Perfect Party Cake, adapted from Dorie Greenspan:
For the Cake:
2 1/4 cups cake flour
1 tablespoon baking powder
½ teaspoon salt
1¼ cups whole buttermilk
4 large egg whites
1 ½ cups sugar
2 teaspoons grated Meyer lemon zest
1 stick (8 tablespoons or 4 ounces) unsalted butter, at room temperature
½ teaspoon pure lemon extract
For the Buttercream:
1 cup sugar
4 large egg whites
3 sticks (12 ounces) unsalted butter, at room temperature
¼ cup fresh Meyer lemon juice
For Finishing:
2/3 cup seedless raspberry preserves stirred vigorously or warmed gently until spreadable
About 1 ½ cups sweetened shredded coconut

Getting Ready:
Centre a rack in the oven and preheat the oven to 350 degrees F. Butter two 9 x 2 inch round cake pans and line the bottom of each pan with a round of buttered parchment or wax paper. Put the pans on a baking sheet.
To Make the Cake:
Sift together the flour, baking powder and salt.Whisk together the milk and egg whites in a medium bowl.Whisk together the sugar and lemon zest in a mixer bowl or another large bowl and rub them together with your fingers until the sugar is moist and fragrant. Add the butter and working with the paddle or whisk attachment, or with a hand mixer, beat at medium speed for a full 3 minutes, until the butter and sugar are very light.Beat in the extract, then add one third of the flour mixture, still beating on medium speed. Beat in half of the milk-egg mixture, then beat in half of the remaining dry ingredients until incorporated. Add the rest of the milk and eggs beating until the batter is homogeneous, then add the last of the dry ingredients. Finally, give the batter a good 2- minute beating to ensure that it is thoroughly mixed and well aerated. Divide the batter between the two pans and smooth the tops with a rubber spatula.Bake for 30-35 minutes, or until the cakes are well risen and springy to the touch – a thin knife inserted into the centers should come out clean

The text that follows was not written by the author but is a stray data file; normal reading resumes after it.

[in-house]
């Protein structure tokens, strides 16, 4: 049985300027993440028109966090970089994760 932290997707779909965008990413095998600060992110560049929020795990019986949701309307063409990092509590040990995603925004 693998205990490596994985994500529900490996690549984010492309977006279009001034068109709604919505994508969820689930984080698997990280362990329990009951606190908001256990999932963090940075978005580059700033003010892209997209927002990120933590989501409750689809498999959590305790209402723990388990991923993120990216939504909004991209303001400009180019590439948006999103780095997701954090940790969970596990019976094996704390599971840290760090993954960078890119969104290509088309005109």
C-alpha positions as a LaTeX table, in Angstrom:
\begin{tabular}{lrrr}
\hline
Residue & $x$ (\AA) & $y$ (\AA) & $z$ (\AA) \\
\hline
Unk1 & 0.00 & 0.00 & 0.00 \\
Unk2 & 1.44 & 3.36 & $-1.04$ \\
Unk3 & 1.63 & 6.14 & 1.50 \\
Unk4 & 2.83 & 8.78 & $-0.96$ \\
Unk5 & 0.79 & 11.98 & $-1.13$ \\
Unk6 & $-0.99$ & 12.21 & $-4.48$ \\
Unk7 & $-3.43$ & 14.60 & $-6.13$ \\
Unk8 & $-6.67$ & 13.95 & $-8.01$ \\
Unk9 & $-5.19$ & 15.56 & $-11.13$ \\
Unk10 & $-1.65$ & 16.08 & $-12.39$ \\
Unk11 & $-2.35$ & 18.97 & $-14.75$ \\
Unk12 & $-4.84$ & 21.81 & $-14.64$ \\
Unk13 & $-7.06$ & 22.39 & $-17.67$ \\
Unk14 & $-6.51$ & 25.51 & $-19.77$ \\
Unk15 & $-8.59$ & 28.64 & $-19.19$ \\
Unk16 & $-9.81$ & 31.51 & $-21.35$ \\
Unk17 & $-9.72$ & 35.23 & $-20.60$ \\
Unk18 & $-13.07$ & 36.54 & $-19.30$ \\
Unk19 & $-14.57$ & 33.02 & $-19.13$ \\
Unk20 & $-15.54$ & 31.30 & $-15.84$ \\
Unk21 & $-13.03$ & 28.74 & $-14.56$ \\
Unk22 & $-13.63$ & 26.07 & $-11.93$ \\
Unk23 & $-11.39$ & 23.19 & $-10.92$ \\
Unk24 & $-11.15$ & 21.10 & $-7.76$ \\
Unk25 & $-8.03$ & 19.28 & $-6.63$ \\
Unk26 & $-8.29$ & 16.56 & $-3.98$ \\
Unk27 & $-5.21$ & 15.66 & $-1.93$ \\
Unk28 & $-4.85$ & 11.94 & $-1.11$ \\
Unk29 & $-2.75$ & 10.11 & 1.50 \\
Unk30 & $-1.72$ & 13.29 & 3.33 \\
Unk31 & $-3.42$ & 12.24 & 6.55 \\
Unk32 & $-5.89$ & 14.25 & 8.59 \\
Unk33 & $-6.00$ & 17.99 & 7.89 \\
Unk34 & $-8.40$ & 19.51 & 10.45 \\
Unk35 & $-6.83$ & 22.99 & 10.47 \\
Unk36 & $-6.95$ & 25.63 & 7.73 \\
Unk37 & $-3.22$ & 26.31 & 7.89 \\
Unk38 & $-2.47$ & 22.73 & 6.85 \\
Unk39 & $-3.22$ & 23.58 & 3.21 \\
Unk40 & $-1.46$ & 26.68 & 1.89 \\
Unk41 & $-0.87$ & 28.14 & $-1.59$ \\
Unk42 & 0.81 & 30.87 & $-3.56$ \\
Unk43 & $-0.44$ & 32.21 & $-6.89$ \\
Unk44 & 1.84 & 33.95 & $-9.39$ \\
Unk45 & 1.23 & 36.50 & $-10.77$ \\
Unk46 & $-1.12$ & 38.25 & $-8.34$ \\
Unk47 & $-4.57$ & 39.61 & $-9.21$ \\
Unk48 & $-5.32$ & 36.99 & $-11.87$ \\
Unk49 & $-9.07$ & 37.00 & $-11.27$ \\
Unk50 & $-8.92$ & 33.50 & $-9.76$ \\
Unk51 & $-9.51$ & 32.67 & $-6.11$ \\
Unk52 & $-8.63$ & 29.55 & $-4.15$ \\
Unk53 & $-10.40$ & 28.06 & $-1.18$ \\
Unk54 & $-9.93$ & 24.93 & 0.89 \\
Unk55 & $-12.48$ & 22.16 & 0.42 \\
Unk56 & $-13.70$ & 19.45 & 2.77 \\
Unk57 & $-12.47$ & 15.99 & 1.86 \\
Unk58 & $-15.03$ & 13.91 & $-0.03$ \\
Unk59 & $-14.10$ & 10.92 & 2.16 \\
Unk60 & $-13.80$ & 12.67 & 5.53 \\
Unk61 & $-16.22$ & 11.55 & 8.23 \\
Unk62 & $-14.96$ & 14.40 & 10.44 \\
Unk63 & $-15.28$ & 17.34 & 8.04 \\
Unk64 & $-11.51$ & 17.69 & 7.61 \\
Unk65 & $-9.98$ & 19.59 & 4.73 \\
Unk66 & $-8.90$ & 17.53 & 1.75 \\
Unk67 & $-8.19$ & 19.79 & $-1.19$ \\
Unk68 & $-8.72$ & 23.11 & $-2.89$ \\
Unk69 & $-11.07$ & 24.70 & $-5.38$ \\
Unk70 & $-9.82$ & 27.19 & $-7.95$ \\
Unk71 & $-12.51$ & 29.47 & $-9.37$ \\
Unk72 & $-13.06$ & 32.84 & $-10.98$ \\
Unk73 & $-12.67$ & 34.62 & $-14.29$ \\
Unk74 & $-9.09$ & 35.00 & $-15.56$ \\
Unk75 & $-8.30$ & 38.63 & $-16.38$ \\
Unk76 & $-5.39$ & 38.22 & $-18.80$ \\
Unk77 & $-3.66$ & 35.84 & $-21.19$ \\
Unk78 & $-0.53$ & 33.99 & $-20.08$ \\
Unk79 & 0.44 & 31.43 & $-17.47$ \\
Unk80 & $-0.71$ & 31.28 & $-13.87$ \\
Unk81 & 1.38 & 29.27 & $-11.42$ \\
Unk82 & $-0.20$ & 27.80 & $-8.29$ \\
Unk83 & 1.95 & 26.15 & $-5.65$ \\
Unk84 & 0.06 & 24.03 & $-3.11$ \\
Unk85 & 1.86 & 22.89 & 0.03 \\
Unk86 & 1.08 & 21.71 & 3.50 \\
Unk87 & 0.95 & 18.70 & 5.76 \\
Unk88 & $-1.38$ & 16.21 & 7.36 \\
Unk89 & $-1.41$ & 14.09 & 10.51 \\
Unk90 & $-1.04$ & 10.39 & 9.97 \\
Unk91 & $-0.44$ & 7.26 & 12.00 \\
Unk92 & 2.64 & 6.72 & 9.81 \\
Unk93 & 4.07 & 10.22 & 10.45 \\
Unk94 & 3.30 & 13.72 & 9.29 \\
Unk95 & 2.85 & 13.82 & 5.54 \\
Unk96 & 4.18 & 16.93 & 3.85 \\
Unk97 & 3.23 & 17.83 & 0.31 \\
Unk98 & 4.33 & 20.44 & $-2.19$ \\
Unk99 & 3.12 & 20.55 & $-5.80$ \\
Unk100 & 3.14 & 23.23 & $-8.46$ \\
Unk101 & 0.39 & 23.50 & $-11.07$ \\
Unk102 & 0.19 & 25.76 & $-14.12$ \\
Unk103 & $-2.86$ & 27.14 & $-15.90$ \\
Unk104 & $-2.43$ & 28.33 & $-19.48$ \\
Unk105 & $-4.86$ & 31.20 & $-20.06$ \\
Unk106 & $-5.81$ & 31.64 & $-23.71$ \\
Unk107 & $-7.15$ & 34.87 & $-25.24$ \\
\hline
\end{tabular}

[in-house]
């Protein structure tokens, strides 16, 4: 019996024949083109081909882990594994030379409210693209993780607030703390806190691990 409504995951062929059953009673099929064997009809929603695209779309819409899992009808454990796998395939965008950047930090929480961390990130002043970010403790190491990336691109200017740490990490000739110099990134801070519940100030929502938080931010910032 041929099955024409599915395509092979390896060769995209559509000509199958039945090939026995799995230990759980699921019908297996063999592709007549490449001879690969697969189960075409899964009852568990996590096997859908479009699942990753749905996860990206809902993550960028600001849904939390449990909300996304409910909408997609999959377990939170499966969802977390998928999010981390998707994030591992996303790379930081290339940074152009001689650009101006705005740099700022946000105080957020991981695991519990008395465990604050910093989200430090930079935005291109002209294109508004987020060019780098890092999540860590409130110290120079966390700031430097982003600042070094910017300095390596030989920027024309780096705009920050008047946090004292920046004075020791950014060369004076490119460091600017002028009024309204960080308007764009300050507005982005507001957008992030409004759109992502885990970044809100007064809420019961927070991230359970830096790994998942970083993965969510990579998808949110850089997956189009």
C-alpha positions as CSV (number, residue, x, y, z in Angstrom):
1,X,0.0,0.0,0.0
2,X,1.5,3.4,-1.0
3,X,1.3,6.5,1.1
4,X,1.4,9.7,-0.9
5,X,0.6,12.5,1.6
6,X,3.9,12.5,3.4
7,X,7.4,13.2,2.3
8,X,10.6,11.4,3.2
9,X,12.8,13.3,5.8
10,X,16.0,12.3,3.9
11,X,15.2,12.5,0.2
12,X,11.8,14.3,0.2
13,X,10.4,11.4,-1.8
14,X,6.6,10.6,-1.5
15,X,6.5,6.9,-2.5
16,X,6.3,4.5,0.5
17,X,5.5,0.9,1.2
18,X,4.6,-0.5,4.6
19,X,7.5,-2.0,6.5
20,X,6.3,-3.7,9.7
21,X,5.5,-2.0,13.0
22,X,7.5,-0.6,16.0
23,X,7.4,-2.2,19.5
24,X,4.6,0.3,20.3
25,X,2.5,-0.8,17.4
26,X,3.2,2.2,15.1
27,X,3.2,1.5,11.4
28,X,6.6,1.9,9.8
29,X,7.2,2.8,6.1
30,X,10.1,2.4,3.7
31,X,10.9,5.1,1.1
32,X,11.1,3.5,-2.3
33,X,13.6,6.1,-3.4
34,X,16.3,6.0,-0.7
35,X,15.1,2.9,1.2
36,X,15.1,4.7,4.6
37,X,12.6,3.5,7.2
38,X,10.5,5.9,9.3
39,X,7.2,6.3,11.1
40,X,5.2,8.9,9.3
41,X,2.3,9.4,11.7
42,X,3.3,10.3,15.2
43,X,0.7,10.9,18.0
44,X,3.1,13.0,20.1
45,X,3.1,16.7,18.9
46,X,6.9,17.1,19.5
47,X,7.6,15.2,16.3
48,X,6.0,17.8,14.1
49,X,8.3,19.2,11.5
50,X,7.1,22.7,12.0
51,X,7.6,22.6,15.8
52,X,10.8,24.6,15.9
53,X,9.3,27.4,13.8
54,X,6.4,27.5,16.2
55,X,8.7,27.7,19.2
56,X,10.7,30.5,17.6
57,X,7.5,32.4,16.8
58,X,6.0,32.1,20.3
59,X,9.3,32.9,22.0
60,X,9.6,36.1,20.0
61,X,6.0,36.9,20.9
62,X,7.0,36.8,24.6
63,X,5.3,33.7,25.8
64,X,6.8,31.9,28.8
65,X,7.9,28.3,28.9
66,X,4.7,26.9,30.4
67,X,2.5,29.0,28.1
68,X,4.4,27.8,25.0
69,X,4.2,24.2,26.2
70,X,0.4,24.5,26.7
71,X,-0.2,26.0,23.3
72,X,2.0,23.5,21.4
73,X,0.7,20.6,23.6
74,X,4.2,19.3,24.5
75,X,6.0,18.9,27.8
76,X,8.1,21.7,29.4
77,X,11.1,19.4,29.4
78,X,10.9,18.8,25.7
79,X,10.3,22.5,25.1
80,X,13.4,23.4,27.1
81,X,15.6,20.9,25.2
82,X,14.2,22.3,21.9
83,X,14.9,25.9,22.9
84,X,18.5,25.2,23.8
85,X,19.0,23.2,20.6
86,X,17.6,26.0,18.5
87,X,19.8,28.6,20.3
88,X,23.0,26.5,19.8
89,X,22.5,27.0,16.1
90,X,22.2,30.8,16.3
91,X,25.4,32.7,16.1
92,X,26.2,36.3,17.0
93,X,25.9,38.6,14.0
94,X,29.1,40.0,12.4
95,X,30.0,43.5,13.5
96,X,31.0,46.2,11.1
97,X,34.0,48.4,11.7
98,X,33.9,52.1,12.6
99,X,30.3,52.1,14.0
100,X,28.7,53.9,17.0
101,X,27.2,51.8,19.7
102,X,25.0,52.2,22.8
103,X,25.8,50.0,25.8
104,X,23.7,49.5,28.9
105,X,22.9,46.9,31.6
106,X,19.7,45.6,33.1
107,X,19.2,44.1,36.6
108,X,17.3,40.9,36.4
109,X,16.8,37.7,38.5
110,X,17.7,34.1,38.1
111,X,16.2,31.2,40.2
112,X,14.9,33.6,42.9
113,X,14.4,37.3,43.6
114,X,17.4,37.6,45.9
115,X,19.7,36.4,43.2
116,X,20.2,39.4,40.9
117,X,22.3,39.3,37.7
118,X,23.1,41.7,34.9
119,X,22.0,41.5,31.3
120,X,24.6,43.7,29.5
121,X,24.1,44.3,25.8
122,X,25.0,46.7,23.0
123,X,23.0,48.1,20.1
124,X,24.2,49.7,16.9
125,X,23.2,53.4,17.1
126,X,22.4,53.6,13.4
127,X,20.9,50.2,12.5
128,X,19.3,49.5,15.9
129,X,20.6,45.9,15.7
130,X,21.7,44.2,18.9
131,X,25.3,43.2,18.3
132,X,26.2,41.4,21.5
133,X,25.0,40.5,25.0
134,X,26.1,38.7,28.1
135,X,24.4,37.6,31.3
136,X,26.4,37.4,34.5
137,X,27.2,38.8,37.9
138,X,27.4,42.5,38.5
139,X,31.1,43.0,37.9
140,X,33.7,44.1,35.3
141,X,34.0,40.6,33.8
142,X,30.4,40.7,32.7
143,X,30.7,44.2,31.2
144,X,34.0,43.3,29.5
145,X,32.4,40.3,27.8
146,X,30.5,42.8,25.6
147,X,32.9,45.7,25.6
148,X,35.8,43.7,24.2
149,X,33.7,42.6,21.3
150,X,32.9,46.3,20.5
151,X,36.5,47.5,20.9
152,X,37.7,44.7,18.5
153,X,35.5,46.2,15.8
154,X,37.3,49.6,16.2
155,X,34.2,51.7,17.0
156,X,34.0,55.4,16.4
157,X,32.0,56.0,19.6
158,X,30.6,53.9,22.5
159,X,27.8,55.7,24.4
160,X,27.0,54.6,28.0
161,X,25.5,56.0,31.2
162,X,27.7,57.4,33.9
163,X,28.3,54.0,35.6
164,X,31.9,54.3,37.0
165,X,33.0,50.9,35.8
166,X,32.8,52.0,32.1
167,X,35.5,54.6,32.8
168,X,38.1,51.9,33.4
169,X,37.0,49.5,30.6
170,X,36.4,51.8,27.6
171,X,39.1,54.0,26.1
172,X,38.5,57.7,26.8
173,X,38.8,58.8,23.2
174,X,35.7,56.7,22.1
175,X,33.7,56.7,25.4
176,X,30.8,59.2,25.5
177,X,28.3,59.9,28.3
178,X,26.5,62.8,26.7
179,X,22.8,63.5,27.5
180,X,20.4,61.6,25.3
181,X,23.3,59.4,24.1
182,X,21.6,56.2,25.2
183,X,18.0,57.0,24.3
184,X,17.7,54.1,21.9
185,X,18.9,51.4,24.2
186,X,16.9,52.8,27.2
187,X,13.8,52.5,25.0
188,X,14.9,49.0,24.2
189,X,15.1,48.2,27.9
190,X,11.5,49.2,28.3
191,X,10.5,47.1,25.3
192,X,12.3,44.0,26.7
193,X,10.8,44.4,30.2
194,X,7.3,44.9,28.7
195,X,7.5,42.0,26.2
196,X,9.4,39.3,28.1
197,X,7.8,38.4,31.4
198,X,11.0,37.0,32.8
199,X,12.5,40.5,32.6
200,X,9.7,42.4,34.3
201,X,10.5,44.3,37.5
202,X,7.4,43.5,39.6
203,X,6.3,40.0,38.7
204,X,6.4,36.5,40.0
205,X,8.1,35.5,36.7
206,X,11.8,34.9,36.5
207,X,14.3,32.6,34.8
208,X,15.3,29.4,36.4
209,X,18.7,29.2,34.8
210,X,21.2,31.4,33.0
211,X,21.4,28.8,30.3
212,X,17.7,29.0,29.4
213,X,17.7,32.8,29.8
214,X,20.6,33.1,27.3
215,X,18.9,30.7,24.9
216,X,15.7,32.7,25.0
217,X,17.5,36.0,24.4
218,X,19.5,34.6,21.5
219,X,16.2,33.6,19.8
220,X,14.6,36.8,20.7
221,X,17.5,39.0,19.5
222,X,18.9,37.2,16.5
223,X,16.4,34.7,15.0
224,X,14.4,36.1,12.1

Transfer the cakes to cooling racks and cool for about 5 minutes, then run a knife around the sides of the cakes, unfold them and peel off the paper liners.Invert and cool to room temperature, right side up (the cooled cake layers can be wrapped airtight and stored at room temperature overnight or frozen for up to two months).
To Make the Buttercream:
Put the sugar and egg whites in a mixer bowl or another large heatproof bowl, fit the bowl over a plan of simmering water and whisk constantly, keeping the mixture over the heat, until it feels hot to the touch, about 3 minutes. The sugar should be dissolved, and the mixture will look like shiny marshmallow cream.Remove the bowl from the heat.Working with the whisk attachment or with a hand mixer, beat the meringue on medium speed until it is cool, about 5 minutes.Switch to the paddle attachment if you have one, and add the butter a stick at a time, beating until smooth.Once all the butter is in, beat in the buttercream on medium-high speed until it is thick and very smooth, 6-10 minutes.During this time the buttercream may curdle or separate – just keep beating and it will come together again.On medium speed, gradually beat in more lemon juice, waiting until each addition is absorbed before adding more, and then the vanilla. You should have a shiny smooth, velvety, pristine white buttercream. Press a piece of plastic against the surface of the buttercream and set aside briefly.